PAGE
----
Ridgewood Bd. Of Educ. v. N.E. ex rel., 172 F.3d 238, 253 (3rd Cir. 1999).

FAPE, or “free appropriate public education” (and individualized needs) to students with a disability so that they can participate in education. The protections of section 504 are procedural and include extracurricular activities as well with a mind to meaningfulness for the student with a disability.

The two procedural safeguards are that a person that is “knowledgeable about the child” to be part of the group evaluating their placement and that guardians have notice and opportunity to see the records informing decisions about placement.

An IEP may be needed, or a 504 plan, depending on the circumstances and even if other provisions are in place for the student.

The Court Should Require Schools to Develop Individualized 504 Plans for Students With the Hidden Disability of a Severe Food Allergy

A school can’t simply decide on a policy for all students with food allergy, they have to adjust to each unique circumstance with parental and expert involvement.

In 2011 the Food Allergy & Anaphylaxis Management Act (FAAMA) was passed by Congress to require national guidelines to assist implementation of plans for individuals to manage food allergy and anaphylaxis risks in schools. The individualized mandate appears again and again.

The brief is requesting that the court rule that 504 and IEP plans be individualized based on the regulations, case law, and United States Code. Schools can’t bypass families and administer a generalized policy if the court rules that individualization is the “minimal bright line rule.”

Components would include individualized accommodation for meaningful participation at school as well as an emergency care plan specific to the student. The factors requested for consideration are (1) medical history, (2) type and severity of allergy, (3) number of allergies, (4) atopic conditions, (5) mental health, age, and maturity, (6) any developmental or learning disabilities, (7) past bullying and harassment, (8) school nurse presence or absence, and (9) transportation needs.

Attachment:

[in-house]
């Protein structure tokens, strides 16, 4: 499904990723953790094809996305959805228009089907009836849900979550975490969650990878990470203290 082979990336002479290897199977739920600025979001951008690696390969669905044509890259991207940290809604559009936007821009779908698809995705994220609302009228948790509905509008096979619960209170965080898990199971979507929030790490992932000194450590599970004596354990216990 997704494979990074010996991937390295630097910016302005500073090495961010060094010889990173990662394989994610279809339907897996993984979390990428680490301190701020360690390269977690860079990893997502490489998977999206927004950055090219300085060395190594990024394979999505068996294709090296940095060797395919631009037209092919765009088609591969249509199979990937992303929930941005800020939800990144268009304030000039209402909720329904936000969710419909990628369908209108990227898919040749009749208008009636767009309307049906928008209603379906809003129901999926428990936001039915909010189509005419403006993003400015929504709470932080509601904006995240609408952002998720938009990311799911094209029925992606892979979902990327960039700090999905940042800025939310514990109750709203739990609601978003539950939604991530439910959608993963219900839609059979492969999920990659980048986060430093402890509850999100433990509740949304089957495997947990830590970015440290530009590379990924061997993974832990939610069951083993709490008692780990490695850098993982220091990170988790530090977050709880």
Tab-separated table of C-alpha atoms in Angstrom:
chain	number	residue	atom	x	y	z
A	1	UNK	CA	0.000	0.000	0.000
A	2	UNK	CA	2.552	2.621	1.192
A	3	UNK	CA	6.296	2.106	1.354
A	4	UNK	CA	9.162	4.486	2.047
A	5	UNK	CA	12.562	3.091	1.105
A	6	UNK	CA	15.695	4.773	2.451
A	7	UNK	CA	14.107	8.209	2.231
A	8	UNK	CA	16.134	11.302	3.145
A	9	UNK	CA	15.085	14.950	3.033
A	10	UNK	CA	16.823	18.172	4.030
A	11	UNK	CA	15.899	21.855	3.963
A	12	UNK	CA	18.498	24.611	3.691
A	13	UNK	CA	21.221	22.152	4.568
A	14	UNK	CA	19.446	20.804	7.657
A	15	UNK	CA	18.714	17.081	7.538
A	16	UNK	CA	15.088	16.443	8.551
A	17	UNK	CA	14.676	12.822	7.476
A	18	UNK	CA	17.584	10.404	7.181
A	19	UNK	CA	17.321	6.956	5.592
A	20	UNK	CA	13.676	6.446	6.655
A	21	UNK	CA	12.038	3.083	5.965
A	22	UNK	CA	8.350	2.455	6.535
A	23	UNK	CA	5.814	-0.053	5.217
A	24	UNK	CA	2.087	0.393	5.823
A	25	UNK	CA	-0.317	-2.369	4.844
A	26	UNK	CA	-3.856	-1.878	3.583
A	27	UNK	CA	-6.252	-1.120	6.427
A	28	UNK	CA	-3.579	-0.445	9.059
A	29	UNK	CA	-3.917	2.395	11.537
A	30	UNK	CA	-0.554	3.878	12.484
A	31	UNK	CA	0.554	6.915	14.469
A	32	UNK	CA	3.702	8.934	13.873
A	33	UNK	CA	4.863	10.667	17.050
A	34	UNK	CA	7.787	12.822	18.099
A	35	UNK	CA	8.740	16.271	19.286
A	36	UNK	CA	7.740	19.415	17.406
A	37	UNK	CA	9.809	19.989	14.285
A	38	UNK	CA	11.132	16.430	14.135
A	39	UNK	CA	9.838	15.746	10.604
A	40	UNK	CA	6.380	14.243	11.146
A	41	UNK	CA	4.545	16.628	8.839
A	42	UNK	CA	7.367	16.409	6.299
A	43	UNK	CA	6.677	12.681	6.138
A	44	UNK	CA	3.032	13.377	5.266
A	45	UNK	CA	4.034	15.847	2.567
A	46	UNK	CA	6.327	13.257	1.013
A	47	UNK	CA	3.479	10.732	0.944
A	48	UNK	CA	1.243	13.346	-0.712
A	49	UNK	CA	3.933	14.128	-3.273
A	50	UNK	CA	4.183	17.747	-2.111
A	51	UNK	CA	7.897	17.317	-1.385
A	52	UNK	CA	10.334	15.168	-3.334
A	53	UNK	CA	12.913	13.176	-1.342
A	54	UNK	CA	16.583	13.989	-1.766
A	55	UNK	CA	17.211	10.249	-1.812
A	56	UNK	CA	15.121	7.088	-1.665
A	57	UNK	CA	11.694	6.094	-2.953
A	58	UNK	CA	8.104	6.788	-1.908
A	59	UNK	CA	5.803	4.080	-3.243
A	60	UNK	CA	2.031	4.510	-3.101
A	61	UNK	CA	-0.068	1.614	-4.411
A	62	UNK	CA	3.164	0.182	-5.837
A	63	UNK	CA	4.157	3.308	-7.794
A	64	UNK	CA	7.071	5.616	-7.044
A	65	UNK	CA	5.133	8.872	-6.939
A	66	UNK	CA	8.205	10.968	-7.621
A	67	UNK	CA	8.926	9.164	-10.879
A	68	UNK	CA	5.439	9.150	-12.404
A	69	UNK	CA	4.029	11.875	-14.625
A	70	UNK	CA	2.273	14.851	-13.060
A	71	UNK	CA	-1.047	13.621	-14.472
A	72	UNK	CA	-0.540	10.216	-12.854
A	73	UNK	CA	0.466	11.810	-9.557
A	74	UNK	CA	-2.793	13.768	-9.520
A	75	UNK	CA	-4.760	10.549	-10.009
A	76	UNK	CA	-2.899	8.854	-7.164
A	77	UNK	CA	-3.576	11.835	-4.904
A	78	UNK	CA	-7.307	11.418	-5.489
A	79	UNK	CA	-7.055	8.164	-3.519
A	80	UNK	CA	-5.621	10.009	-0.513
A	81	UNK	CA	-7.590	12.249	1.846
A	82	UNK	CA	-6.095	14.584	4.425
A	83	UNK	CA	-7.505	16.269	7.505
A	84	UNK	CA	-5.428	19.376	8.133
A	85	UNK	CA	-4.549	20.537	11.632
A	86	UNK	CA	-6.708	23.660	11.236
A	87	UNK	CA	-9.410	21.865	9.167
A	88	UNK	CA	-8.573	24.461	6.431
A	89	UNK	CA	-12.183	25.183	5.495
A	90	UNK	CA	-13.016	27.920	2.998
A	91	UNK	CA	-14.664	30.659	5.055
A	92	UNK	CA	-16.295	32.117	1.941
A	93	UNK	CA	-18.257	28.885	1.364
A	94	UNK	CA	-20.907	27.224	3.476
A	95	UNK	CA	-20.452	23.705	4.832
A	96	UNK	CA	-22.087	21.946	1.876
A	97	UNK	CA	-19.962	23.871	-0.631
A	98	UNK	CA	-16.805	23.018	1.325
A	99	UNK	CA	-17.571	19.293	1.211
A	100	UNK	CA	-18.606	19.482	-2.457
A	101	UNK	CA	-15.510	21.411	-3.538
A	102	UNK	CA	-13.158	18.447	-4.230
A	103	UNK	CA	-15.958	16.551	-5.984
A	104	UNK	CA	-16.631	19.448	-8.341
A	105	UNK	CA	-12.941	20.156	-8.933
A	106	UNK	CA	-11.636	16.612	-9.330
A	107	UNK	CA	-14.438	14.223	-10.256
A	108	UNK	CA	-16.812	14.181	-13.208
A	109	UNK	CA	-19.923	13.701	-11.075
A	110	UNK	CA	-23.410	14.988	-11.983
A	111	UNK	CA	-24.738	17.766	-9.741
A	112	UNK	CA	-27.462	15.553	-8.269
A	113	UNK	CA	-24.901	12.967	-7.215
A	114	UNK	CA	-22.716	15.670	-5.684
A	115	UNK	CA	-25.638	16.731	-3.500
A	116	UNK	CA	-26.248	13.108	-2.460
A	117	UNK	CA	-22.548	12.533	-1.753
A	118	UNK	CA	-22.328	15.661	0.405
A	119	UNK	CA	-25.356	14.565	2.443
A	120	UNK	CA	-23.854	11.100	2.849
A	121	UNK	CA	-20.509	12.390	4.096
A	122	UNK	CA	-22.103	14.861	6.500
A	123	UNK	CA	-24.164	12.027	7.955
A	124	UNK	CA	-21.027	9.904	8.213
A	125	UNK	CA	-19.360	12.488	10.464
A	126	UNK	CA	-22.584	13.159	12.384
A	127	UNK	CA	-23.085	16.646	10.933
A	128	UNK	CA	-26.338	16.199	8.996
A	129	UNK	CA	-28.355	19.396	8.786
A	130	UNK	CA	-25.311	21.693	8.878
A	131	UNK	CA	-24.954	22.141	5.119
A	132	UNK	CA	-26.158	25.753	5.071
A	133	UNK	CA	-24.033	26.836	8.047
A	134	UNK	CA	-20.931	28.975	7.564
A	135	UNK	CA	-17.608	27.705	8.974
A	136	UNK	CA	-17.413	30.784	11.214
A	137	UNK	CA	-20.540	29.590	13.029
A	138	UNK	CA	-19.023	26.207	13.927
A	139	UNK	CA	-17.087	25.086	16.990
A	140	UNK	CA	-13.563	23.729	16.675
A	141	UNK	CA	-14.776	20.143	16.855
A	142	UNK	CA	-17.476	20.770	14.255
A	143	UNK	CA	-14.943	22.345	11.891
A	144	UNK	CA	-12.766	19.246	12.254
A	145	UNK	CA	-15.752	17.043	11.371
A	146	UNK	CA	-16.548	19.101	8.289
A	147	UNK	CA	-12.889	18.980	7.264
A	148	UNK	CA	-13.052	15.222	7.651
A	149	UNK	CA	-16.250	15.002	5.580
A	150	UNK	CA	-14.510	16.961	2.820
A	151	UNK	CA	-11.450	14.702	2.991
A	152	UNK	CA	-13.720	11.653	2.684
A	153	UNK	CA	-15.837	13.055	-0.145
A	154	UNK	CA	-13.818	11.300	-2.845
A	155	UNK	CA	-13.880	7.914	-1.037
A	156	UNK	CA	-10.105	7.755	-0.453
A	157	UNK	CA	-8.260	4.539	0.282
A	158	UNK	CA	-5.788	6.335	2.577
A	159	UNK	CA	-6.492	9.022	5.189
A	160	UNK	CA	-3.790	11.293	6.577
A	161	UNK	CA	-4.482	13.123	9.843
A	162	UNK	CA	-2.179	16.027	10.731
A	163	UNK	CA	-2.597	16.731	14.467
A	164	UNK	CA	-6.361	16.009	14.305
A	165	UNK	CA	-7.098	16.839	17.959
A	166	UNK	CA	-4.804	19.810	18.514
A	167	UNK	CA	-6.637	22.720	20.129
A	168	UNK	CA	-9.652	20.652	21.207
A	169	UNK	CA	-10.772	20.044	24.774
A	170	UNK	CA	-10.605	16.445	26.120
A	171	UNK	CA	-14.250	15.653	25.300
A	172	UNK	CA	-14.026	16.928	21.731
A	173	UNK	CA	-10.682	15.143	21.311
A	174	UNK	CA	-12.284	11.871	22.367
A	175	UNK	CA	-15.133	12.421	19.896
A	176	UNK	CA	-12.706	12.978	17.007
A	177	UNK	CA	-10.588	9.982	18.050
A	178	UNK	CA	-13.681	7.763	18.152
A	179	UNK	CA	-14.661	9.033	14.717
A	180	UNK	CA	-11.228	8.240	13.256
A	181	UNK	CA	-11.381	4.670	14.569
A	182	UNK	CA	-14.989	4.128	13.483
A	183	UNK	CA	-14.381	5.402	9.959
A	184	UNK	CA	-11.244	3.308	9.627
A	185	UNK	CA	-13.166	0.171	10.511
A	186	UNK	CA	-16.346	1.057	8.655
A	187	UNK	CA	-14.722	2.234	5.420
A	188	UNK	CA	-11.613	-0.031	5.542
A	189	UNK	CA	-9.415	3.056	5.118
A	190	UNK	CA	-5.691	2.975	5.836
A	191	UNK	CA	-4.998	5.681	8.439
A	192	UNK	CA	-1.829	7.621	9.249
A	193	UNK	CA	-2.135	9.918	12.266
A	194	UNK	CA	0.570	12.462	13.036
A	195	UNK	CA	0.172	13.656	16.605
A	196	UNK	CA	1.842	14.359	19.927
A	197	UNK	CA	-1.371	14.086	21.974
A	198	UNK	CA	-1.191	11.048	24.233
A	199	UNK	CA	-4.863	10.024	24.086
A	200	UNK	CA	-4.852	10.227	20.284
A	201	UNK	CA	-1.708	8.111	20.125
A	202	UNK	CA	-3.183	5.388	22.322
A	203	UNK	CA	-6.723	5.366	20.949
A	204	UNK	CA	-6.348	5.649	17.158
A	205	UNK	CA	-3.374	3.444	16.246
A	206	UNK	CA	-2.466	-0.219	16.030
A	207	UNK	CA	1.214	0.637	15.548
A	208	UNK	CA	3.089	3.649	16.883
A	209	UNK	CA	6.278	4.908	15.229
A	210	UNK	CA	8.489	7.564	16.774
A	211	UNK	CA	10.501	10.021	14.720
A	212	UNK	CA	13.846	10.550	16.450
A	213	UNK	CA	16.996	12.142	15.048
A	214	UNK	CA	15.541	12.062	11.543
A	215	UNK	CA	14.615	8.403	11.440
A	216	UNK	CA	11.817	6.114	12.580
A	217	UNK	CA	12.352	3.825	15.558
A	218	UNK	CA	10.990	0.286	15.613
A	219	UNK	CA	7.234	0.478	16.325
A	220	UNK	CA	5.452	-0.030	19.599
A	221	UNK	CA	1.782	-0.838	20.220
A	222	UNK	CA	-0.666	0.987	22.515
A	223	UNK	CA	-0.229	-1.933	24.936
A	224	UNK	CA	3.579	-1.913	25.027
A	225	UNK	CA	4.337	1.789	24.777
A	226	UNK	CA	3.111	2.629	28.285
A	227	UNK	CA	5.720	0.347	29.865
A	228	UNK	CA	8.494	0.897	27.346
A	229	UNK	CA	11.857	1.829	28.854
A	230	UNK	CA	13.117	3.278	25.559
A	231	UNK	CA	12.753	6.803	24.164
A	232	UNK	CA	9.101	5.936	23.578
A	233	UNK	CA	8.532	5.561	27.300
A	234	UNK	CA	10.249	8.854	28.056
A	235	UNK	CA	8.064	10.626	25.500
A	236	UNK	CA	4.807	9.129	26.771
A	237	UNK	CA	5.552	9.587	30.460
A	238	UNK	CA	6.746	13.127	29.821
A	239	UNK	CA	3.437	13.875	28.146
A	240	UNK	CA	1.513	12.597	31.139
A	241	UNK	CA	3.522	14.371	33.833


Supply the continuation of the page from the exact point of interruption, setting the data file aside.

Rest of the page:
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Special thanks to Laurel Francoeur and Kim Pebley for the encouragement to drive this post forward.  I hope it is of use.  Special thanks also to my daughter’s teacher and her school, she is wrapping up her kindergarten year in the next month and we are truly lucky for the support and compassion of the staff, students, and other families when it comes to keeping her safe.

Also, check out our latest post over at FABlogCon.com, our Mother’s Day gift/Food Allergy Awareness Week contribution of a video session from last year’s conference entitled “Facing Adversity With a Smile.”  I make a teary appearance but to those that know me that isn’t a surprise.  I can argue cases just fine but when it comes to food allergies I get very emotional!   

Starting School in Earnest, Earnestly

I’ve never felt like I’ve particularly “held it together” but some friends were remarking this weekend that I had to have a cape at home and to that I would say appearances are deceiving.  Especially in the blog world where we pick the best picture from several or edit and curate and edit some more.  I don’t think that in each specific circumstance what one writes is inauthentic as a blogger, just that our lives can appear outwardly like the best of ourselves.